NEFH (cat# 448141); TRPM8 (cat# 543121); PIEZO2 (cat# 449951); SCN10A (cat# 406291); NTRK2 (cat# 402621); TAC1 (cat# 310711); OSMR (cat# 537121); SST (cat# 310591); TRPV1 (cat# 415381); PVALB (cat# 422181)
Commercial assay or kitRNAscope Fluorescent Multiplex assayAdvanced Cell
Cat #320851
Commercial assay or kitMouse RNAscope probes(MultiPlex)Advanced Cell
Scn10a (cat#426011); Nefh (cat#443671)
Commercial assay or kitHuman RNAscope probes(MultiPlex)Advanced Cell
OSMR (cat#537121); SST (cat# 310591); HRH1 (cat#416501); NPPB (cat#448511);
Commercial assay or kitNeuroTrace GreenFisher ScientificCat#N21480(1:100)
Software, algorithmCellRanger×10 GenomicsVersion 2.1.1GRCh38.v25.
Software, algorithmSeuratSatija labVersions 3-4.04
Software, algorithmPythonpython.orgVersion 3.7.
Software, algorithmscipy.statsscipy.orgVersion 1.5.2
Software, algorithmscikit-learnscikit-learn.orgVersion 0.23.2
Software, algorithmRStudio 1.4.1106
Software, algorithmR version 4.1.1
Software, algorithmDoubletFinder lab (McGinnis, 2021)
Software, algorithmImageJ 1.53 c
Software, algorithmAdobe Photoshop release
Software, algorithmkl_divergence
OtherRNA-laterThermo FisherCat# AM7021
OtherSpectrum Bessman tissue pulverizerFisher ScientificCat# 08-418-3
OtherDounce homogenizerFisher ScientificCat# 357538
Other40 μm cell strainerThermo FisherCat# 08-771-1
OtherLow bind microfuge tubesSorenson
Cat# 11,700
OtherSUPERaseIn RNase inhibitorThermo FisherCat# AM26960.2 U/μl
Otheranti-rabbit IgG microbeadsMiltenyi biotecCat# 130-048-602
OtherLS columnMiltenyi biotecCat# 130-042-401
OtherMouse DRG datasetWoolf labGSE154659Renthal et al., 2020, Neuron

Study design

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Transcriptomic analysis of human DRG neurons was carried out to establish similarities and differences between human somatosensory neurons and their counterparts in model organisms and to provide a resource. We chose a nuclear-based strategy because of its simplicity and quantitative nature relative to isolation of cells (Nguyen et al., 2019). All tissue was obtained from de-identified organ donors and was not preselected or otherwise restricted according to health conditions. We used DRGs from both male and female donors for the sequencing and ISH localization experiments. Randomization and blinding were not used because of the nature of our experiments. Similarly, before starting this study, we had no relevant information for setting sample size for snRNA sequencing from human DRG neurons. Therefore, we stopped data collection when we empirically determined that the cost of adding extra data outweighed the benefit of additional sequencing. In essence, numbers of sn-transcriptomes analyzed were limited by the availability of material and the difficulty of isolating human DRG nuclei with preservation of their transcriptome. We considered that the dataset would serve as a valuable and relatively comprehensive resource once including additional material from an individual preparation made only minor differences to the pattern of clustering we observed. Criteria for data exclusion followed standards in the field (see below) and sample sizes and numbers of replicates are also typical for this type of study and are described in the relevant experimental sections. Apart from the exclusions described for sn experiments, all data obtained were included in our study.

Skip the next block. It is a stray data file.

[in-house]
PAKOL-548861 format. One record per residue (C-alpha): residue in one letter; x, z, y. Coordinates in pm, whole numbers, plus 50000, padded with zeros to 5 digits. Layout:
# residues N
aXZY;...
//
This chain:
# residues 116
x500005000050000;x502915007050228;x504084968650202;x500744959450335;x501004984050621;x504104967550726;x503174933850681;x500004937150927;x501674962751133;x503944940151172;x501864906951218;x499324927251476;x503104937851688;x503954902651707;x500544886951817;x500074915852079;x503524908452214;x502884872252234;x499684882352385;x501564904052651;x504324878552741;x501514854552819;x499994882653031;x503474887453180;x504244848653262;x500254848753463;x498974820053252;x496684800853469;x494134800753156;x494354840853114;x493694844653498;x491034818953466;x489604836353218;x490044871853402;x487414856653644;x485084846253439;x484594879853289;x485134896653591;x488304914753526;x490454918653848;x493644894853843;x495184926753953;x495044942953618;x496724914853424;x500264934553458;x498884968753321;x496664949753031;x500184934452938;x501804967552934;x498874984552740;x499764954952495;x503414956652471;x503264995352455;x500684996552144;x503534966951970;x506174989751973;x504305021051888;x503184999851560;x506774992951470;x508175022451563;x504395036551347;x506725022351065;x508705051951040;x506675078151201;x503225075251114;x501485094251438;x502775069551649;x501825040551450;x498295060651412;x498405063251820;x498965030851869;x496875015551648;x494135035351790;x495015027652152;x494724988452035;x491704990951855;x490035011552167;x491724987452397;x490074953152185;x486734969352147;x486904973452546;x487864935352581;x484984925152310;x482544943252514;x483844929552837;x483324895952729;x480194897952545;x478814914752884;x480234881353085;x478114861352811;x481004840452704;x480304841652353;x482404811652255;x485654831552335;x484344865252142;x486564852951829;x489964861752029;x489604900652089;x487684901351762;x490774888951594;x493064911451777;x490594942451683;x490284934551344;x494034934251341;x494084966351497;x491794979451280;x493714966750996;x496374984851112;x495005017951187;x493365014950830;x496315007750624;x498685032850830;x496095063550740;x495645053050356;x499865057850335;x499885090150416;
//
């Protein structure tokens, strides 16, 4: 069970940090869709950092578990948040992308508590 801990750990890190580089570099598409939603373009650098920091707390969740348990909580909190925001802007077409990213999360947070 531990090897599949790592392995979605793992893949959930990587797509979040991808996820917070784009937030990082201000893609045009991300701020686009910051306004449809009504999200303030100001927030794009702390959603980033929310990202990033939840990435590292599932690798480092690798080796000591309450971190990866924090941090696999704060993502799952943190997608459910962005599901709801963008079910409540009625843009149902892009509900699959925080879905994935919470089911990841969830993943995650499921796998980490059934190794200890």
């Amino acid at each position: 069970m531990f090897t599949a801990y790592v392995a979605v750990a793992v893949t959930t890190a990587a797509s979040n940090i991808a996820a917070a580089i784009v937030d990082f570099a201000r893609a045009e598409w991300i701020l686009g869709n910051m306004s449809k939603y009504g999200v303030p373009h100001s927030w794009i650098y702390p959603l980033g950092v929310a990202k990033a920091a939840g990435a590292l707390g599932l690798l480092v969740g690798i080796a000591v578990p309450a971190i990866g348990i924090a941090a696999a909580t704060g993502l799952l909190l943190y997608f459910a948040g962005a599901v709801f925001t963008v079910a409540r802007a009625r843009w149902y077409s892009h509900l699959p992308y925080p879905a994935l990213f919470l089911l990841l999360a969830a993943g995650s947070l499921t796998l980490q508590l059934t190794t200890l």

Isolation of human DRG nuclei